And so this is it for the year. It has been a long year, A bloody long year.

I’m so tired I can’t even be bothered doing a greatest hits.

Oh, bugger it yes I can:

  • Here was one of the first articles of mine to get linked – a piece on who had been hurt most by living in the Federer era.
  • Just to prove that, yes I am a nerd from way back, here’s my Top 5 Asterix Books.
  • During the Winter Olympics I wrote a piece on Dale Begg-Smith. It got around 150 hits – easily my record at the time.
  • Remember the Great Health Debate? Of course you don’t. It was going to decide the election. I decided to not bother with the answers and instead had a look at the questions (it was an approach I quickly warmed to).
  • Yeah that BER spending was a total waste, wasn’t it – I mean surely the ANAO Report and the Orgill Report showed that. Err no, actually.
  • Got a spare 30 minutes? You’re a James Joyce fan? You also love politics? Excellent read on my friend as I do Question Time Ulysses-style.
  • Am I ever wrong? Hell no! Take this post wherein I write after the spill: “I’m locking in an increased majority”. Oh.Kay.
  • A couple people read this one.
  • The second post I did after my name was revealed was about Greg Hunt. It is most notable because Greg Hunt left a comment – a comment with some very interesting observations about the media’s actions…
  • My first Friday Night Relaxer looked at some great adverts. These are the most fun to write, and I generally think about them all week.
  • The hardest post I wrote all year was about my cat Scamper. The reaction of so many people telling their own stories of loved pets was wonderful.

Thanks to everyone who has come along to the blog this year and especially those who have left some comments. I know I don’t respond to all the comments – but I certainly read them and consider the points made.

In February of this year when I got to my 400th post I wrote:

By the start of 2009, I was getting probably only around 25 individual hits a day; now it’s closer to 100 (and thanks to a couple links from Crikey, recently it is nearer to 150)

Now thanks to some more links and the odd Twitter link or twenty, there are now around 1000-1300 readers a day of this blog (depending on the day – usually when Parliament sits the number goes higher). I realise in the grand scheme this is not much, but it sure as hell makes me feel appreciated, and I hope you’ll come back in early January when I will be a tad more refreshed and ready to get stuck in the the inanity, the idiocy and the complete disregard for logic that infects so much of our political and media discourse.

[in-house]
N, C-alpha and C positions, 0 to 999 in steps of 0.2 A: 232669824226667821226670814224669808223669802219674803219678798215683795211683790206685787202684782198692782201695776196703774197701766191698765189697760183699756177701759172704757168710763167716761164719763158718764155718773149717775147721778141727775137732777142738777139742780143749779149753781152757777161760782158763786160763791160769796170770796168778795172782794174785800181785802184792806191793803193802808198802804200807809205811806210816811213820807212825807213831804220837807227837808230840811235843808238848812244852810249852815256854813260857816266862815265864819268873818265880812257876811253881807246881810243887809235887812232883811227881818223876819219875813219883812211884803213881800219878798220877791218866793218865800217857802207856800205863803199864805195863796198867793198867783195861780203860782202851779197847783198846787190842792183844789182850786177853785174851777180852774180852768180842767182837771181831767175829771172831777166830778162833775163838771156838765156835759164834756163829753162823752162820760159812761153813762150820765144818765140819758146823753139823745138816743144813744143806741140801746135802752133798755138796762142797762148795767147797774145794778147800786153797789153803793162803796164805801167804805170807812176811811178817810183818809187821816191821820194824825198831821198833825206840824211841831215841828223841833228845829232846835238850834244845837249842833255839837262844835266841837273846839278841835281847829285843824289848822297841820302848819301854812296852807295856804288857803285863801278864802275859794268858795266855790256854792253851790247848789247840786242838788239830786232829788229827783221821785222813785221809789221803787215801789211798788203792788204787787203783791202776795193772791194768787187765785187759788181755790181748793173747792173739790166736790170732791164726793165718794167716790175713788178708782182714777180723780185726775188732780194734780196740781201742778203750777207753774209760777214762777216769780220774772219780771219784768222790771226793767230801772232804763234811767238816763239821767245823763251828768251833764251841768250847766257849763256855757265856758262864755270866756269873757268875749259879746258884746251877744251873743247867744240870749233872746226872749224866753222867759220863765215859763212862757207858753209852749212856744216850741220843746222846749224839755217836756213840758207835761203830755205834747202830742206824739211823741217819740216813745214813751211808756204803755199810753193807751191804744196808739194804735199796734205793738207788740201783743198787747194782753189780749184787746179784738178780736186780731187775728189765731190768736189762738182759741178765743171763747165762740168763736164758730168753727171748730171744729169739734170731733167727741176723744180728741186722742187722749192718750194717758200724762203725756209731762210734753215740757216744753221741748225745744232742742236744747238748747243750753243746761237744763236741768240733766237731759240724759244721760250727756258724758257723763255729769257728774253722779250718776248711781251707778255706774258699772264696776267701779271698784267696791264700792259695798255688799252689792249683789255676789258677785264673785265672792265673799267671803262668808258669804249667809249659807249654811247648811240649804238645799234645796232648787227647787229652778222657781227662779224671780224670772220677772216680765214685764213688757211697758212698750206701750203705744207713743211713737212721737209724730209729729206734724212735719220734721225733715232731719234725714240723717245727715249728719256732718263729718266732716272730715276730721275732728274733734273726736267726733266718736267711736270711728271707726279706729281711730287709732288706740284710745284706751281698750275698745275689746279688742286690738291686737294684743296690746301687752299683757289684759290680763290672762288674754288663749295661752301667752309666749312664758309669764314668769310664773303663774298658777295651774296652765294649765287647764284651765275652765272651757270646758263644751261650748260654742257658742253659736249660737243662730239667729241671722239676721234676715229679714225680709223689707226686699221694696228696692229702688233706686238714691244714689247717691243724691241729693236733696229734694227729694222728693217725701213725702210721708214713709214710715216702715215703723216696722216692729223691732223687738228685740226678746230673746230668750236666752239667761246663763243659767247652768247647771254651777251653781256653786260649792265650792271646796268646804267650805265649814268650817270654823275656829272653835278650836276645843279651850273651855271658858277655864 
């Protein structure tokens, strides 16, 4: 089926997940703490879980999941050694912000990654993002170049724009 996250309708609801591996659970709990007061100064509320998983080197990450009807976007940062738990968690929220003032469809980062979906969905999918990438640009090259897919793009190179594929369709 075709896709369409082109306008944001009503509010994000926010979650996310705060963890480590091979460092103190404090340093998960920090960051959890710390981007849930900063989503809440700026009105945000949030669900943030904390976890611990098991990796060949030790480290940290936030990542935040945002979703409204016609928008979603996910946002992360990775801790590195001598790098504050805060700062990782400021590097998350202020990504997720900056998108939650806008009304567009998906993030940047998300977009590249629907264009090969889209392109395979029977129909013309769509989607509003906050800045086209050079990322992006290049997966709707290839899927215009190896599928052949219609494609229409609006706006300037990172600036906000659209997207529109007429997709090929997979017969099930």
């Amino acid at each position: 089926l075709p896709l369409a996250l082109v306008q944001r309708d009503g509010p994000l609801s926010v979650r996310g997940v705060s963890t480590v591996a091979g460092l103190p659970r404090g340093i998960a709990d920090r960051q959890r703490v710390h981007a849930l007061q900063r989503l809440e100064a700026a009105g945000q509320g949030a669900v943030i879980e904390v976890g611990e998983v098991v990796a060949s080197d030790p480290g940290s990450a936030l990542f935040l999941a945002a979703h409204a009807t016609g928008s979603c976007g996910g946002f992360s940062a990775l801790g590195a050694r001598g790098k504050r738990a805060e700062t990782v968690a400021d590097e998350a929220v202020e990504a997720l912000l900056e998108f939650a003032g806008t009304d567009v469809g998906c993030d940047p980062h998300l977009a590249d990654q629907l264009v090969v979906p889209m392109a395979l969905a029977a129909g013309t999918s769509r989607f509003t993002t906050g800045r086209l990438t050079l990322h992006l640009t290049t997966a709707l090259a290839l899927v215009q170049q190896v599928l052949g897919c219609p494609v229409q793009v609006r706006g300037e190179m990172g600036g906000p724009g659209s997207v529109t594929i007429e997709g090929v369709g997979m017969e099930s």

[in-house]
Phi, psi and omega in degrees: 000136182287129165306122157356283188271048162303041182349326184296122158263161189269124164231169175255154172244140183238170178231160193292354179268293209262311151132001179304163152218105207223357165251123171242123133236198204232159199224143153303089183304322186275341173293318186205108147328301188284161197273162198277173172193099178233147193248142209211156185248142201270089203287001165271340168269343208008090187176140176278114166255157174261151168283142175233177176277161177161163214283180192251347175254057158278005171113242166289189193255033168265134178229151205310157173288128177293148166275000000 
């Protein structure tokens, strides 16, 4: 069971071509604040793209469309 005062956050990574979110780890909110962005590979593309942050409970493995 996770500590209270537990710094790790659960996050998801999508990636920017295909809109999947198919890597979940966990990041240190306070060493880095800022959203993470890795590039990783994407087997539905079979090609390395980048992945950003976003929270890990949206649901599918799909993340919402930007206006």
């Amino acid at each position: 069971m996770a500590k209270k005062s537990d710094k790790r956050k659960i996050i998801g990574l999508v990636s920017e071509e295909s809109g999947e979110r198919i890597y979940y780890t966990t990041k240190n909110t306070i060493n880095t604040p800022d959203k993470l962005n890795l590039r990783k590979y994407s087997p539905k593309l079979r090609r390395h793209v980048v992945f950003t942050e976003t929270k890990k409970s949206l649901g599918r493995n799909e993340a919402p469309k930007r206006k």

Hope you all have a great Christmas and a safe holiday. See you in the 2011.

Grog (or Grogs, or even Greg as I am sometimes known)

Friday, December 3, 2010

Friday Night Relaxer: It’s beginning to feel like Christmas letters

This weekend, like every first weekend of December for the past 6 years I will be writing our family’s Christmas Letter. Part of me hates myself every time I do it because it means that, yes I have become one of those people who writes Christmas letters. This was something I was sure I would never become.

Really, I’m now that guy? Well yes. Sadly I am.

You see when you are young, not only do you not really care about reading the Christmas letters written by a bunch of married olds with kids, you also don’t have any need to write them.

When you’re young, you’re far too busy to worry about writing down and telling your friends what you did during the year (and anyway most of your friends are nearby and know what you did last minute due to Facebook). And if you’re married with no kids you’re having too much fun doing everything you won’t be doing once you have kids to bother. And seriously who wants to read a Christmas letter that says:

This year Peter and I went out every weekend with our group of friends except for those weekends we stayed home and had nookie in every room of the house and then slept in till noon before getting up to go on our holiday to France.

Ok, maybe I am slightly rewriting the glory of being “double income, no kids”. image

But when you get older, you find you or your friends have gone off to other parts, and yet still you can resist the need to write a Christmas letter – after all there’s Facebook and what have you. But then you have kids and suddenly your aunts and uncles and the uncles and aunts of your aunts and uncles seem more interested in what has been happening in your life – ie your kids. And coupled with this you also feel this weird desire to tell people with whom you haven’t had any contact other than a Christmas Card for 15 years more than just Merry Christmas. Yes you want to tell them about your kids.